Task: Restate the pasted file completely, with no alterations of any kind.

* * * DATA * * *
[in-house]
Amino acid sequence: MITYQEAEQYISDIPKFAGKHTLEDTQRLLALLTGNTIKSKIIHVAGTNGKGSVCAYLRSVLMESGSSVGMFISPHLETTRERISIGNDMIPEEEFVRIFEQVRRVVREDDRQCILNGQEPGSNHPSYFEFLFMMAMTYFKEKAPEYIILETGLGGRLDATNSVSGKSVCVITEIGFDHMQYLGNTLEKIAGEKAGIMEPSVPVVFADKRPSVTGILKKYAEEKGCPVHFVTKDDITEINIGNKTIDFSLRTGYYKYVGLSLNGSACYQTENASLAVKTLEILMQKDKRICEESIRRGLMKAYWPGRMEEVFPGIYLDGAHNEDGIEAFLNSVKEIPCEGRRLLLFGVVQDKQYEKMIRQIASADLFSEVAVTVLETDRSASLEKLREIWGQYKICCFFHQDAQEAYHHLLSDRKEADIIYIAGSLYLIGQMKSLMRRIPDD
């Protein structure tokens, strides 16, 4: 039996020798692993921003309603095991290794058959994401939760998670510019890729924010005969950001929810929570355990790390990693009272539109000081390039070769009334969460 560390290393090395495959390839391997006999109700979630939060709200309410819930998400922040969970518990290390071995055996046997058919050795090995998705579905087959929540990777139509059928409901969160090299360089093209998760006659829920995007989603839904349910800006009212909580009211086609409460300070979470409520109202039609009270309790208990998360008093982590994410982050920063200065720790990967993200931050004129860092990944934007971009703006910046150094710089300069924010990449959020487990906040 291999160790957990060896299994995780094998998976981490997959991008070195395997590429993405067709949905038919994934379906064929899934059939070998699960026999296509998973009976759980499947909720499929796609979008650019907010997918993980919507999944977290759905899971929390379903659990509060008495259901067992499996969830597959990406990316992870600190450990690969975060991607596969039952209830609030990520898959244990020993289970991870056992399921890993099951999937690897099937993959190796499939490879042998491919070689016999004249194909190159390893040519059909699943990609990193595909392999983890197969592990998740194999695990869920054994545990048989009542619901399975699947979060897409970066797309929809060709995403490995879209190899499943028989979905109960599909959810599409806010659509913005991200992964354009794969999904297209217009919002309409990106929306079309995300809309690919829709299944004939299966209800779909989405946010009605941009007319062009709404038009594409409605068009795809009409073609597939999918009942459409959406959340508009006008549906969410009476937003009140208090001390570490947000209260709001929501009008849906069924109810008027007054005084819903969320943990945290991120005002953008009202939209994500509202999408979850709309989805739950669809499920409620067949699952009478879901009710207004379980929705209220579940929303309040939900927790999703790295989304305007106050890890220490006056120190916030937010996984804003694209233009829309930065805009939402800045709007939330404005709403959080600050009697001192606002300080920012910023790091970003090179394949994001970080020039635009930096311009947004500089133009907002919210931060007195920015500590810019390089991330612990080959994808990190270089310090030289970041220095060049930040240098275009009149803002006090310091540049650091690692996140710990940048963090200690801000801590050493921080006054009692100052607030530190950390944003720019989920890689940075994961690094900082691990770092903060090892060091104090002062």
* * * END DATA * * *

[in-house]
Amino acid sequence: MITYQEAEQYISDIPKFAGKHTLEDTQRLLALLTGNTIKSKIIHVAGTNGKGSVCAYLRSVLMESGSSVGMFISPHLETTRERISIGNDMIPEEEFVRIFEQVRRVVREDDRQCILNGQEPGSNHPSYFEFLFMMAMTYFKEKAPEYIILETGLGGRLDATNSVSGKSVCVITEIGFDHMQYLGNTLEKIAGEKAGIMEPSVPVVFADKRPSVTGILKKYAEEKGCPVHFVTKDDITEINIGNKTIDFSLRTGYYKYVGLSLNGSACYQTENASLAVKTLEILMQKDKRICEESIRRGLMKAYWPGRMEEVFPGIYLDGAHNEDGIEAFLNSVKEIPCEGRRLLLFGVVQDKQYEKMIRQIASADLFSEVAVTVLETDRSASLEKLREIWGQYKICCFFHQDAQEAYHHLLSDRKEADIIYIAGSLYLIGQMKSLMRRIPDD
């Protein structure tokens, strides 16, 4: 039996020798692993921003309603095991290794058959994401939760998670510019890729924010005969950001929810929570355990790390990693009272539109000081390039070769009334969460 560390290393090395495959390839391997006999109700979630939060709200309410819930998400922040969970518990290390071995055996046997058919050795090995998705579905087959929540990777139509059928409901969160090299360089093209998760006659829920995007989603839904349910800006009212909580009211086609409460300070979470409520109202039609009270309790208990998360008093982590994410982050920063200065720790990967993200931050004129860092990944934007971009703006910046150094710089300069924010990449959020487990906040 291999160790957990060896299994995780094998998976981490997959991008070195395997590429993405067709949905038919994934379906064929899934059939070998699960026999296509998973009976759980499947909720499929796609979008650019907010997918993980919507999944977290759905899971929390379903659990509060008495259901067992499996969830597959990406990316992870600190450990690969975060991607596969039952209830609030990520898959244990020993289970991870056992399921890993099951999937690897099937993959190796499939490879042998491919070689016999004249194909190159390893040519059909699943990609990193595909392999983890197969592990998740194999695990869920054994545990048989009542619901399975699947979060897409970066797309929809060709995403490995879209190899499943028989979905109960599909959810599409806010659509913005991200992964354009794969999904297209217009919002309409990106929306079309995300809309690919829709299944004939299966209800779909989405946010009605941009007319062009709404038009594409409605068009795809009409073609597939999918009942459409959406959340508009006008549906969410009476937003009140208090001390570490947000209260709001929501009008849906069924109810008027007054005084819903969320943990945290991120005002953008009202939209994500509202999408979850709309989805739950669809499920409620067949699952009478879901009710207004379980929705209220579940929303309040939900927790999703790295989304305007106050890890220490006056120190916030937010996984804003694209233009829309930065805009939402800045709007939330404005709403959080600050009697001192606002300080920012910023790091970003090179394949994001970080020039635009930096311009947004500089133009907002919210931060007195920015500590810019390089991330612990080959994808990190270089310090030289970041220095060049930040240098275009009149803002006090310091540049650091690692996140710990940048963090200690801000801590050493921080006054009692100052607030530190950390944003720019989920890689940075994961690094900082691990770092903060090892060091104090002062």